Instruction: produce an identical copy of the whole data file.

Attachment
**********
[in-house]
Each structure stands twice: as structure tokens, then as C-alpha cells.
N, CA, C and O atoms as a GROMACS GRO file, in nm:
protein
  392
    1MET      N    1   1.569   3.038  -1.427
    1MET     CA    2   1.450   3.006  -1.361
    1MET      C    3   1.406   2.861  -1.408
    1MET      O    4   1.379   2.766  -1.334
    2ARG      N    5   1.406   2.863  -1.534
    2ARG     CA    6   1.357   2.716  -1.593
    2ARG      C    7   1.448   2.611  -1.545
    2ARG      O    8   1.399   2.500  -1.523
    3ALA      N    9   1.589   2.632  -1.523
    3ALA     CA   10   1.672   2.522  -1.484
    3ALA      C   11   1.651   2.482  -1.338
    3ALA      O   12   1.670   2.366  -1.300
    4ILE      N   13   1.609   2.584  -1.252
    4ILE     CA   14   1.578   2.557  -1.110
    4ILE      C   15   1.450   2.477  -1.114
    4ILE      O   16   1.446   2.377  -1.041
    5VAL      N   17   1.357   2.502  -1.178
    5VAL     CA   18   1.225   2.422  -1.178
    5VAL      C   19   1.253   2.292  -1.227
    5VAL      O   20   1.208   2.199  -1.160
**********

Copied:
[in-house]
Each structure stands twice: as structure tokens, then as C-alpha cells.
N, CA, C and O atoms as a GROMACS GRO file, in nm:
protein
  392
    1MET      N    1   1.569   3.038  -1.427
    1MET     CA    2   1.450   3.006  -1.361
    1MET      C    3   1.406   2.861  -1.408
    1MET      O    4   1.379   2.766  -1.334
    2ARG      N    5   1.406   2.863  -1.534
    2ARG     CA    6   1.357   2.716  -1.593
    2ARG      C    7   1.448   2.611  -1.545
    2ARG      O    8   1.399   2.500  -1.523
    3ALA      N    9   1.589   2.632  -1.523
    3ALA     CA   10   1.672   2.522  -1.484
    3ALA      C   11   1.651   2.482  -1.338
    3ALA      O   12   1.670   2.366  -1.300
    4ILE      N   13   1.609   2.584  -1.252
    4ILE     CA   14   1.578   2.557  -1.110
    4ILE      C   15   1.450   2.477  -1.114
    4ILE      O   16   1.446   2.377  -1.041
    5VAL      N   17   1.357   2.502  -1.178
    5VAL     CA   18   1.225   2.422  -1.178
    5VAL      C   19   1.253   2.292  -1.227
    5VAL      O   20   1.208   2.199  -1.160